We decline to adopt any bright-line rule that an extortionate demand of a certain sum from an individual can automatically satisfy the commerce element of the Hobbs Act. Determining whether an act has a reasonable probability of having a “de minimis effect” on interstate commerce inherently requires a multifaceted and case-specific inquiry. See United States v. Carcione, 272 F.3d 1297, 1301 n. 6 (11th Cir.2001) (“[W]e have repeatedly held that in determining whether there is a minimal effect on commerce, each case must be decided on its own facts.” (internal quotation marks omitted)). Moreover, it is far from clear that, as the government asserts, a $100,000 demand would necessarily require transactions affecting interstate commerce in every case: many people would simply have no way of gathering $100,000 together, whereas those specifically targeted because of their access to money may well be able to satisfy such a demand without resort to large financial transactions affecting interstate commerce. Finally, the government's proposed standard does not adequately distinguish between the extortion or robbery of a business and that of an individual.
McCormack, ably represented, seizes on this last point to argue that the evidence is too attenuated here because the victim was an individual rather than a business or institution and was targeted because he was believed to have cash on hand. He correctly points out that the victim's connection to a business entity is an important, though not dispositive, consideration in determining whether the commerce element of a Hobbs Act violation can be met. Cf. United States v. Perrotta, 313 F.3d 33, 36 (2d Cir.2002) (there is a significant distinction between “the extortion of an individual and the extortion of a business for the purposes of establishing Hobbs Act jurisdiction”). Because criminal acts that are directed at individuals rather than at businesses normally have a less substantial effect on interstate commerce, courts have often required a heightened showing of an effect on commerce to sustain such Hobbs Act convictions. See id.; United States v. Lynch, 282 F.3d 1049, 1054 (9th Cir.2002); United States v. Wang, 222 F.3d 234, 238-40 (6th Cir.2000); United States v. Quigley, 53 F.3d 909, 910-11 (8th Cir.1995).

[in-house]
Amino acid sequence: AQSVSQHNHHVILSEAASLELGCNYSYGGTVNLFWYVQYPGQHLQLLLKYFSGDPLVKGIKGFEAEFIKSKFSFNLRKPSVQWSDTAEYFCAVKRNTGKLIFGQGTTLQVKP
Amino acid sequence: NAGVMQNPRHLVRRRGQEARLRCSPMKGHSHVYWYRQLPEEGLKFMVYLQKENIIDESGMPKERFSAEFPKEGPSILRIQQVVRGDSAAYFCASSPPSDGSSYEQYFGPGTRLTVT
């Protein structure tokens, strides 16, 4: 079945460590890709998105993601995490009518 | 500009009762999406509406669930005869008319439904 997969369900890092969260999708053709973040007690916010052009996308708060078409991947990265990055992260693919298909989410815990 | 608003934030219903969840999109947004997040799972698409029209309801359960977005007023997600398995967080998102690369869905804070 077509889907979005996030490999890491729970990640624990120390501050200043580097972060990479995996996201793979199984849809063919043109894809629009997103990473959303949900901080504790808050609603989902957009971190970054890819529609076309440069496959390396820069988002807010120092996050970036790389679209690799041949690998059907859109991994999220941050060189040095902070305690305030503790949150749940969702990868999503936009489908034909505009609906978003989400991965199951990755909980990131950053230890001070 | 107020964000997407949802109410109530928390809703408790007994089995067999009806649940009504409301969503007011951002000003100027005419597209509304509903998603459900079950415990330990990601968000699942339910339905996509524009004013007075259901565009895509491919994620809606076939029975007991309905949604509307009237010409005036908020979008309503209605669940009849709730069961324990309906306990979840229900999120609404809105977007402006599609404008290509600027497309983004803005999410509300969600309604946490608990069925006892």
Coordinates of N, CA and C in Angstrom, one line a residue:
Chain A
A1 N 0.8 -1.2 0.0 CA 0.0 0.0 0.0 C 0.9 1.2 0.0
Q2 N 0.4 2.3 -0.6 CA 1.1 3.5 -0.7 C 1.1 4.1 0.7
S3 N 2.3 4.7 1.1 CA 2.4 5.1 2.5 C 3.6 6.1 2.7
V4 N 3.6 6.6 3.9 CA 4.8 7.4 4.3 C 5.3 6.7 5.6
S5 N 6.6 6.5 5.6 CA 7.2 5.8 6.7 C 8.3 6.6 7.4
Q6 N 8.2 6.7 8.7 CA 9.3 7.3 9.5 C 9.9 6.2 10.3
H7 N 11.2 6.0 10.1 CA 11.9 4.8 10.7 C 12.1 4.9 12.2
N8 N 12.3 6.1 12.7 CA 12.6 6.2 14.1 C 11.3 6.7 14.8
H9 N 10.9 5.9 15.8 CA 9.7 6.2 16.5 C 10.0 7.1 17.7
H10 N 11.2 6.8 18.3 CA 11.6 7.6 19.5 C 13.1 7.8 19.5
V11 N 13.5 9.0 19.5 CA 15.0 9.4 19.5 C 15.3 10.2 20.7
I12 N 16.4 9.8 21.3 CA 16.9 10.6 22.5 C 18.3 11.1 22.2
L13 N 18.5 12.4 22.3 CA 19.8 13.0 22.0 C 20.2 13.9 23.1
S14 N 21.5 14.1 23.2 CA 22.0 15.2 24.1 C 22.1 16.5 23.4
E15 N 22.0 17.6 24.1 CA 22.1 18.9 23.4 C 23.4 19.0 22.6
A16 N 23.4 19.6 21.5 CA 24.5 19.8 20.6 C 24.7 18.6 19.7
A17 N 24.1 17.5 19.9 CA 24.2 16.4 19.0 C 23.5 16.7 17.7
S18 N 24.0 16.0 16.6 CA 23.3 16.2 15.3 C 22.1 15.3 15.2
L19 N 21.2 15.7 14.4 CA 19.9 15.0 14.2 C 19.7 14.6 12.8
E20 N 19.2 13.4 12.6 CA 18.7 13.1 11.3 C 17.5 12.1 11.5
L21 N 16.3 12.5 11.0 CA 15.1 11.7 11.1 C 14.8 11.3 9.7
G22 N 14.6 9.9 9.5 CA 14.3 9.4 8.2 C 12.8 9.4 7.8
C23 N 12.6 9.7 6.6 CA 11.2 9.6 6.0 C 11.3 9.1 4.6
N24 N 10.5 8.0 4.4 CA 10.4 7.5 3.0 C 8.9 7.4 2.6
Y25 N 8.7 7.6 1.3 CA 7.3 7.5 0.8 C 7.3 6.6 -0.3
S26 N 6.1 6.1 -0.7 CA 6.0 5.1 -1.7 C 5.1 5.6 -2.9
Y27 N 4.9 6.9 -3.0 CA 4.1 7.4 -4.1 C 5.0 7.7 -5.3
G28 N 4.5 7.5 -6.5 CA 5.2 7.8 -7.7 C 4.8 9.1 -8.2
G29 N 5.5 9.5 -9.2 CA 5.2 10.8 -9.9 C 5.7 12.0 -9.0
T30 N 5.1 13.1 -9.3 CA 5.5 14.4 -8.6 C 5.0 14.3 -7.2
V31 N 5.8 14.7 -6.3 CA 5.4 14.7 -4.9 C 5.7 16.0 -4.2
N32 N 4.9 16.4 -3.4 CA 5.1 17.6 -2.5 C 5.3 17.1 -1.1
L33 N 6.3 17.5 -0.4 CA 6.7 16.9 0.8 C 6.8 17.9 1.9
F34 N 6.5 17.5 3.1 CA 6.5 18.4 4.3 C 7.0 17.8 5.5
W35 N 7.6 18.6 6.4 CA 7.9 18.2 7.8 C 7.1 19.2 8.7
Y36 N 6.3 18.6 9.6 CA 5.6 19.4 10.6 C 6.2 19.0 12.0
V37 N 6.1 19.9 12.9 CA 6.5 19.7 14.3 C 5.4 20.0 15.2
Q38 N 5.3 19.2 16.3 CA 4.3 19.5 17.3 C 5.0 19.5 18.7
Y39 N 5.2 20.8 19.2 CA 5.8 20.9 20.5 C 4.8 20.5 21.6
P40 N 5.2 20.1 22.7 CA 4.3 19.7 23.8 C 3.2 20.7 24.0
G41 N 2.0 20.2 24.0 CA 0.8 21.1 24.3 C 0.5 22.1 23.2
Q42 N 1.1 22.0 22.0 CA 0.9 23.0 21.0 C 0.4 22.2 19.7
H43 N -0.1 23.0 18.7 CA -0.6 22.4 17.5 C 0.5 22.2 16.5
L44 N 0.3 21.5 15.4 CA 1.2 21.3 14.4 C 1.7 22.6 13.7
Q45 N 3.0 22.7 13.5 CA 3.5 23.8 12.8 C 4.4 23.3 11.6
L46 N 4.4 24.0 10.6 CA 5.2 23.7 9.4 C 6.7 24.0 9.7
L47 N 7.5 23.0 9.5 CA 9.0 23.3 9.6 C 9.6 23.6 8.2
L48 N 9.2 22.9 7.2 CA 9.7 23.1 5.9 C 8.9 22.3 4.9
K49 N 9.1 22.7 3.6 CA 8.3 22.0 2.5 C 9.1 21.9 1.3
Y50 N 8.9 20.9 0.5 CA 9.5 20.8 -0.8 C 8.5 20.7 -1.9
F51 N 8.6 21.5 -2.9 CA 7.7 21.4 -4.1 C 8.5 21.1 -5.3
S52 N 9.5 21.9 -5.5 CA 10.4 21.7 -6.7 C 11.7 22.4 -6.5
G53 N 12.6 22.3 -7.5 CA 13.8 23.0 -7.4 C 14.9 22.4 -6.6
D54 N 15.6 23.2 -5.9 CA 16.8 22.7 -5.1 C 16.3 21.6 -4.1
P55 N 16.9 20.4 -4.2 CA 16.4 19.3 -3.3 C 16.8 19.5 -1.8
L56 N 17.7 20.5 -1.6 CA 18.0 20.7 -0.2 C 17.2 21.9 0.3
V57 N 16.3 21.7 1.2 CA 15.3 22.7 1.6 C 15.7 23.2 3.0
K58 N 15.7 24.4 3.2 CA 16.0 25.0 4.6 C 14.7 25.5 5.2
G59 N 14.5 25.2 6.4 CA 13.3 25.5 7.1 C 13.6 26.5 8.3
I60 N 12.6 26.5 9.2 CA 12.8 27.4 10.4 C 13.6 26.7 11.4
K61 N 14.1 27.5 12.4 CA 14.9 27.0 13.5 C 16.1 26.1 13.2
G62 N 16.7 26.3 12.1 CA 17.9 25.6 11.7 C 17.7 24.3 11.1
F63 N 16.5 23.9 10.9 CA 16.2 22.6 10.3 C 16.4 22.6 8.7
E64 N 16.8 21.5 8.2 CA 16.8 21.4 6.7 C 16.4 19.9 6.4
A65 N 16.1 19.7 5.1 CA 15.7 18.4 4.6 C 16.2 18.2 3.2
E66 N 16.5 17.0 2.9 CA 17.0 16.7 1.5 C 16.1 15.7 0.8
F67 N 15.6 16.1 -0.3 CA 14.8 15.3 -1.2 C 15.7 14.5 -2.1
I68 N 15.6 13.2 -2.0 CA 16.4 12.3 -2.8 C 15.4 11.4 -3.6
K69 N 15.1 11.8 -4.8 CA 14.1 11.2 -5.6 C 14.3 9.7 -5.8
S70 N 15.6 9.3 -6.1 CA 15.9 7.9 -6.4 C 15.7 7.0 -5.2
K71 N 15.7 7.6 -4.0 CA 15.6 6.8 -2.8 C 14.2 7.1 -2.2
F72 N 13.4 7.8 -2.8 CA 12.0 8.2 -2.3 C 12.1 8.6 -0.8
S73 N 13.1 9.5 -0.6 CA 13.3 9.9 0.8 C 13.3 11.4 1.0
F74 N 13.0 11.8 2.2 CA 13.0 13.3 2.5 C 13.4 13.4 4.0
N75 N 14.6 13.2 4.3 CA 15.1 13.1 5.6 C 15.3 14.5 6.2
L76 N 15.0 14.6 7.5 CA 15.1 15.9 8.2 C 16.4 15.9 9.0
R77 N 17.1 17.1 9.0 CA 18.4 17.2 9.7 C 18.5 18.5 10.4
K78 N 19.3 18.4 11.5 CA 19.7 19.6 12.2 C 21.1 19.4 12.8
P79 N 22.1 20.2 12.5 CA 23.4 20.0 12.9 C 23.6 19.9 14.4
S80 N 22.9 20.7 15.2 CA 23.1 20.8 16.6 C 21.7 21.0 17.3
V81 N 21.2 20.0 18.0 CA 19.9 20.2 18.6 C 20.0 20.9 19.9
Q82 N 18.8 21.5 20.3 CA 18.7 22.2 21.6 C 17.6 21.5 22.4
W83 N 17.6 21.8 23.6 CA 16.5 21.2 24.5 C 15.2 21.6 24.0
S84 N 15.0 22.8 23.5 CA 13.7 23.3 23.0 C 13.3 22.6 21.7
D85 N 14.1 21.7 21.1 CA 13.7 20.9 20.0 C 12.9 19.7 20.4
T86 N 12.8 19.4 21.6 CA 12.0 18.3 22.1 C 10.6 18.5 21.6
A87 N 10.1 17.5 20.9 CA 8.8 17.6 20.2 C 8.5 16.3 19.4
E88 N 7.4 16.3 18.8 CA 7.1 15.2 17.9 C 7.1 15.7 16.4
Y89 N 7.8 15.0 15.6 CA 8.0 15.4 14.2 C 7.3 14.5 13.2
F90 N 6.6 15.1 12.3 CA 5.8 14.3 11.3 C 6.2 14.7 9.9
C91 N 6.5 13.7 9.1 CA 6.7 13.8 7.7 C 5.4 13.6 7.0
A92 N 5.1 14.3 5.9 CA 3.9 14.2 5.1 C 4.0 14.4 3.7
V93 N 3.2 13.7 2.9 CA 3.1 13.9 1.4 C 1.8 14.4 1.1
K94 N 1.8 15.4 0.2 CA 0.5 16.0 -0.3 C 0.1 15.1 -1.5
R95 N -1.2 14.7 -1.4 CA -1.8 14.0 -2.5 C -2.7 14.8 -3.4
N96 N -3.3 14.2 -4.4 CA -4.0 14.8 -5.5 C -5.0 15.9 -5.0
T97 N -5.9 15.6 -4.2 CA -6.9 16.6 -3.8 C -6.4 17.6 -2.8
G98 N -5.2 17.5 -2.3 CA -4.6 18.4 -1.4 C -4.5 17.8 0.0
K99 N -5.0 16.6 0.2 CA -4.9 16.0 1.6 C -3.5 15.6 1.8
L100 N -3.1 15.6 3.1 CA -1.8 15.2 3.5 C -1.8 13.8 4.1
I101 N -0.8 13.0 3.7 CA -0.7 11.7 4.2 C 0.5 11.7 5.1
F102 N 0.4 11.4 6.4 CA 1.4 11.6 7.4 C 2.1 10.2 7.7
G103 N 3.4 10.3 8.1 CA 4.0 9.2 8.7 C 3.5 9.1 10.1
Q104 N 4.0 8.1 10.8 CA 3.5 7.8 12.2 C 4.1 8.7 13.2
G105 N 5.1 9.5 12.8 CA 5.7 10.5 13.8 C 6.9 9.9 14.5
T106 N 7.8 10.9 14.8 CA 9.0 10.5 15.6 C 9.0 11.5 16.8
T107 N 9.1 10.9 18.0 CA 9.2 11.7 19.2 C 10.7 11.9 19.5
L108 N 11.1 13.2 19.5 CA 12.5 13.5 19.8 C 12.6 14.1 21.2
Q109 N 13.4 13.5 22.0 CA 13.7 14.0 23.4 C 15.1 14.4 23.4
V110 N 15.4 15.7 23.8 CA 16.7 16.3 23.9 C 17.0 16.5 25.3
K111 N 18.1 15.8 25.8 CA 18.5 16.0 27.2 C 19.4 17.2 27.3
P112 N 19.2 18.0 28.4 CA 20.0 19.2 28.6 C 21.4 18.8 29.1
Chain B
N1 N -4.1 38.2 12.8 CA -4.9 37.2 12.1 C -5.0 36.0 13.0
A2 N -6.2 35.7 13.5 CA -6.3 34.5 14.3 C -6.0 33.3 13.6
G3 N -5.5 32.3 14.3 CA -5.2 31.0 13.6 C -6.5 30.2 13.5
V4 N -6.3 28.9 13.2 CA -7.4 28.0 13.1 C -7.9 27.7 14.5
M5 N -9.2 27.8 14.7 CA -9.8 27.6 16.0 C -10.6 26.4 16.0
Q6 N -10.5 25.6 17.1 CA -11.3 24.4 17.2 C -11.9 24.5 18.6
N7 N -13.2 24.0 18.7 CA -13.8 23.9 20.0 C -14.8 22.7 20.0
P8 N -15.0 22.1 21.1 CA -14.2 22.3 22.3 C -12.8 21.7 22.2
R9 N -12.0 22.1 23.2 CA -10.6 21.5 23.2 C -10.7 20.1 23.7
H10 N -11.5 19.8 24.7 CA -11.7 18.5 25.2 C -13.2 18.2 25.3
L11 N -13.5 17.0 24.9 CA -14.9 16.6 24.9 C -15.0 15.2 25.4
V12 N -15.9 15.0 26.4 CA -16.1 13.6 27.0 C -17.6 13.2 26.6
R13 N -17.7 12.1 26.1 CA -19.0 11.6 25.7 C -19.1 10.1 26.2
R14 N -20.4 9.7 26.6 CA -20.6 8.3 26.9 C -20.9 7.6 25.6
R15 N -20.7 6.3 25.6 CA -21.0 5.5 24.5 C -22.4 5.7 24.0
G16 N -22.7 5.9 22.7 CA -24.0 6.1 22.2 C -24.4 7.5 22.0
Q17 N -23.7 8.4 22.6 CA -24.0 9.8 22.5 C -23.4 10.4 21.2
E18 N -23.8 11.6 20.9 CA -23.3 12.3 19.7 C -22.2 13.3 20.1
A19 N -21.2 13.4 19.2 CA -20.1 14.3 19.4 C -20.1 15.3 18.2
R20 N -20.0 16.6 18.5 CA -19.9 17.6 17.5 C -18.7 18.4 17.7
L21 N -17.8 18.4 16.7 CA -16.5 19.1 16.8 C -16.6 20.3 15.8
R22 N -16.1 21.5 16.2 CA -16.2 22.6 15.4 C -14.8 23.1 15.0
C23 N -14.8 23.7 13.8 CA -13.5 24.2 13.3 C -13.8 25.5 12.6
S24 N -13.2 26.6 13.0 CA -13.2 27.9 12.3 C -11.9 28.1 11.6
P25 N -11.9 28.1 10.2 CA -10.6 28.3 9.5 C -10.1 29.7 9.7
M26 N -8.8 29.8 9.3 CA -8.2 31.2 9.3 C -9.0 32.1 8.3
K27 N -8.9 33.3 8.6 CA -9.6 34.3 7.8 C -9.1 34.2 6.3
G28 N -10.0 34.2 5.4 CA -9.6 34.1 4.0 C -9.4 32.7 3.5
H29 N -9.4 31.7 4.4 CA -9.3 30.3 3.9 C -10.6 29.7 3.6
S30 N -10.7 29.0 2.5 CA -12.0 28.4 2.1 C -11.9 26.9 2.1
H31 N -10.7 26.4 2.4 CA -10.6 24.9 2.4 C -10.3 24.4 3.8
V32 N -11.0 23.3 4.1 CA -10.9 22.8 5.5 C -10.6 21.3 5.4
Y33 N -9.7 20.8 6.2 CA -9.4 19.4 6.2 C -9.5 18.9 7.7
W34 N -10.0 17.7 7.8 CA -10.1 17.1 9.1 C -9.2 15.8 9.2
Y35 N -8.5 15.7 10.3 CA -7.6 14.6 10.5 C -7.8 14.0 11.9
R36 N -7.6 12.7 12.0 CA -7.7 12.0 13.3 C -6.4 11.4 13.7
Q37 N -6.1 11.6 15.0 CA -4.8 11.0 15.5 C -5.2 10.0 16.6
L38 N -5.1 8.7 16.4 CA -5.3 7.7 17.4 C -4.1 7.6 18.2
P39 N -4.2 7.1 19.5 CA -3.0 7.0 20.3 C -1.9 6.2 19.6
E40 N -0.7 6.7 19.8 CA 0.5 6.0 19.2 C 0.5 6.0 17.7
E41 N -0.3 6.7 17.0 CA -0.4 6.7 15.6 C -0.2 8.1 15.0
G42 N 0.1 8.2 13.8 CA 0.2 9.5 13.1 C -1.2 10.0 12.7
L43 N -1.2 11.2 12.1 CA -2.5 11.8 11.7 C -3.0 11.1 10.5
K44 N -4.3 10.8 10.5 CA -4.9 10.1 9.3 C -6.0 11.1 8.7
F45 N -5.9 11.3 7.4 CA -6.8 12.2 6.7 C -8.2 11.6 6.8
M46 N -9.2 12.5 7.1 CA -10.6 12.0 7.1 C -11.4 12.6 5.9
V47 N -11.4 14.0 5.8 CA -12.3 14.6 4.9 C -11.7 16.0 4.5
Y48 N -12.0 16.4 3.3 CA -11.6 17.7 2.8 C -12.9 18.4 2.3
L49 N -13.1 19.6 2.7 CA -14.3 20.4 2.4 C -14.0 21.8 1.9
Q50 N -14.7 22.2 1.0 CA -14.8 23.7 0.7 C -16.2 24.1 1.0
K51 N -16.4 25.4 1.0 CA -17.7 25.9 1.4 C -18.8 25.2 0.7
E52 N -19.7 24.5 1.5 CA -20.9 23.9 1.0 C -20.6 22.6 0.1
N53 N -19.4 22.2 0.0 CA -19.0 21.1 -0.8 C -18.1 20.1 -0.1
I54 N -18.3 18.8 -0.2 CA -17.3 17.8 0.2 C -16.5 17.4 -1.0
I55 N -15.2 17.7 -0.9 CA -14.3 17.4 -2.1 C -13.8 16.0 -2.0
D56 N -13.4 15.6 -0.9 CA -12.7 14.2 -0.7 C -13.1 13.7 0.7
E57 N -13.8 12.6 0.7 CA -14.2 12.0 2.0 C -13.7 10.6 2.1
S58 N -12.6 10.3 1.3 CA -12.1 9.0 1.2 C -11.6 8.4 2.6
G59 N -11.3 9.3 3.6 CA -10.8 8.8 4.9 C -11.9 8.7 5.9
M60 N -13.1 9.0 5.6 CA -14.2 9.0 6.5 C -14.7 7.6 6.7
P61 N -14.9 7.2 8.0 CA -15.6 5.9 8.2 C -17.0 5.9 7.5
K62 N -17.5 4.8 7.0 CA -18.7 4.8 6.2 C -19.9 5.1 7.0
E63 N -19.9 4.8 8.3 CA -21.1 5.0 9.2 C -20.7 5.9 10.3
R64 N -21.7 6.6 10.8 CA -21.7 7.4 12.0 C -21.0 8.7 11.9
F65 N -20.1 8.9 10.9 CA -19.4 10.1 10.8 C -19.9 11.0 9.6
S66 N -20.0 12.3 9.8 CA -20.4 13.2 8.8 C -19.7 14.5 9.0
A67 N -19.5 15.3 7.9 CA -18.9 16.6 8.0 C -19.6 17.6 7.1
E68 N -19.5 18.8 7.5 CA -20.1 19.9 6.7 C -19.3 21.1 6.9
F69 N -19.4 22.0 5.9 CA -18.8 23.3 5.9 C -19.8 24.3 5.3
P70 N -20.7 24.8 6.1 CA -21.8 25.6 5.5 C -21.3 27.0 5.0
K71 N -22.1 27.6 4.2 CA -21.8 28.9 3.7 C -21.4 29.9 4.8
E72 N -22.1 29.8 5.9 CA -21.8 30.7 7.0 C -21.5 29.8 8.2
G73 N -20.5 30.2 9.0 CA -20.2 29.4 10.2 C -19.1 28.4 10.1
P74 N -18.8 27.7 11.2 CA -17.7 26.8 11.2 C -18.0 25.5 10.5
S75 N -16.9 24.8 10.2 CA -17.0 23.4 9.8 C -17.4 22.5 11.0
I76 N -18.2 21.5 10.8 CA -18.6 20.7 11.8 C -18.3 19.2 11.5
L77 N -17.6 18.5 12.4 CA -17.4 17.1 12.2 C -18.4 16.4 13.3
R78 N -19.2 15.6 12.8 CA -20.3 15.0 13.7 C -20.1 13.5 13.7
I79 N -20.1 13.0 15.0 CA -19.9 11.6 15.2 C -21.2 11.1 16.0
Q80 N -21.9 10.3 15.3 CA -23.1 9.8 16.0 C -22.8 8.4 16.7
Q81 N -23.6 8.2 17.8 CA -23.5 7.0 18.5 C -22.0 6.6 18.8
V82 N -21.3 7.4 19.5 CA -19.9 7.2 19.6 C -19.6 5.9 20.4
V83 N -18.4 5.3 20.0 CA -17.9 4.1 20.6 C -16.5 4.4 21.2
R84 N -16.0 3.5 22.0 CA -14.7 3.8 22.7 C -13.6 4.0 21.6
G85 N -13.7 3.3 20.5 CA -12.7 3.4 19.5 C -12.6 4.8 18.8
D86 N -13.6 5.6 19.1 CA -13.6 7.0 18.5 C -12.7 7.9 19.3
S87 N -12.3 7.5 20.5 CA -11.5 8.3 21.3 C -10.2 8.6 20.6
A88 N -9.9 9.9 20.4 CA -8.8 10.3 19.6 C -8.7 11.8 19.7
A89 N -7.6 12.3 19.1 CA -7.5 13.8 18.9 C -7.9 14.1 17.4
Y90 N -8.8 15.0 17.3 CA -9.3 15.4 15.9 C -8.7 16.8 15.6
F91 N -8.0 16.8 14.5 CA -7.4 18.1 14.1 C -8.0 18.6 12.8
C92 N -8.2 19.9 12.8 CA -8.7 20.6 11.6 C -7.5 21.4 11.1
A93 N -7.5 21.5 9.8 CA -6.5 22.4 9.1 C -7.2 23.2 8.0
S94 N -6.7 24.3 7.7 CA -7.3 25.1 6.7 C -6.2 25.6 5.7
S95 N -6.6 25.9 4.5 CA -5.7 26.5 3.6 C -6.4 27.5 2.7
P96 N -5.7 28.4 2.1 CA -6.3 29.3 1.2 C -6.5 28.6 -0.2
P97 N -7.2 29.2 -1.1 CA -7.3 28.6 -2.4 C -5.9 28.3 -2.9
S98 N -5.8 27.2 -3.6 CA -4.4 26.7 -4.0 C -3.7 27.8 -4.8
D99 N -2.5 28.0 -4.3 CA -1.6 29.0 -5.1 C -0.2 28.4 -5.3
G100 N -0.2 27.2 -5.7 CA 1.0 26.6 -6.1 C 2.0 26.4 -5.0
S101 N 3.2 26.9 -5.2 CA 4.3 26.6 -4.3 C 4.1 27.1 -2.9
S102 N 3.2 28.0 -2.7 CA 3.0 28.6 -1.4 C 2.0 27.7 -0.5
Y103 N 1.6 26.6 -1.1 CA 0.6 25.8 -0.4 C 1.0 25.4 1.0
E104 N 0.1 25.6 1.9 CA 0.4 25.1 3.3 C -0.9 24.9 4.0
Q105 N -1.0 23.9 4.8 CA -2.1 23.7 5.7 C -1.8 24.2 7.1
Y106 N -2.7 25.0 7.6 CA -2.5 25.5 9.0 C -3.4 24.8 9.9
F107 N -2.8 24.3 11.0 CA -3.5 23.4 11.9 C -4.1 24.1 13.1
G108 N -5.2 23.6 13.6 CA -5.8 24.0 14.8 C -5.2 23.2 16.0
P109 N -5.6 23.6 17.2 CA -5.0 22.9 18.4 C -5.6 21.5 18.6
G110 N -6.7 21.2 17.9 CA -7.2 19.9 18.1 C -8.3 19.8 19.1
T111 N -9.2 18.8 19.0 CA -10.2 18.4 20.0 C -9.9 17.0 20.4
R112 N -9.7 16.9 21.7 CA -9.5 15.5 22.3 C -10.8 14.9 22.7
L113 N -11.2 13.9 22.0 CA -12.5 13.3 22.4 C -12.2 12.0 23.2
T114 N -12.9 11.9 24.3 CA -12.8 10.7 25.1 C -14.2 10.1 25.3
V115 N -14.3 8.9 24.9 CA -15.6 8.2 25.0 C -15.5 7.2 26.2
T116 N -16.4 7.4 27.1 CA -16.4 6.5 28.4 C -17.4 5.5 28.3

The evidence here satisfies this heightened standard. A reasonable jury could have concluded that there was a “realistic probability” that the kidnapping would have a de minimis effect on interstate commerce. Nguyen, 246 F.3d at 54. Here, the kidnappers specifically instructed Carter to liquidate $100,000 of his mutual funds after they learned that he could not meet a one million dollar demand. These funds, both parties agree, were managed by companies in interstate commerce and were themselves traded in interstate commerce; if Carter had sold them, as the kidnappers had demanded, both parties agree that “the sale would have reduced the value of the companies that managed the funds and the mutual funds themselves.” Numerous courts have opined that the extortion of an individual can satisfy the commerce element of the Hobbs Act when it “cause[s] or create[s] the likelihood that the individual will deplete the assets of an entity engaged in interstate commerce.” United States v. Collins, 40 F.3d 95, 100 (5th Cir.1994); see also Lynch, 282 F.3d at 1054-55; United States v. Diaz, 248 F.3d 1065, 1085 (11th Cir.2001). The kidnappers' demand did just that.
Further, the kidnappers told Carter to liquidate his mutual funds slowly, in increments under $10,000. A rational jury could have concluded that the purpose of this instruction was to evade federal regulatory oversight of large financial transactions. Cf. 31 U.S.C. § 5313; 31 C.F.R. § 103.22 (requiring many financial institutions to file currency reports when they participate in a transaction involving currency of more than $10,000). The jury could have concluded that the kidnappers' instruction to Carter directly undermined the federal regulation of substantial monetary transactions, and thus affected interstate commerce. This possibility, taken in conjunction with the instruction to liquidate appreciable sums from mutual funds that were traded in interstate commerce, gave the jury more than sufficient evidence to conclude rationally that there was a reasonable probability that McCormack's criminal activity, if successful, would have had a de minimis effect on interstate commerce.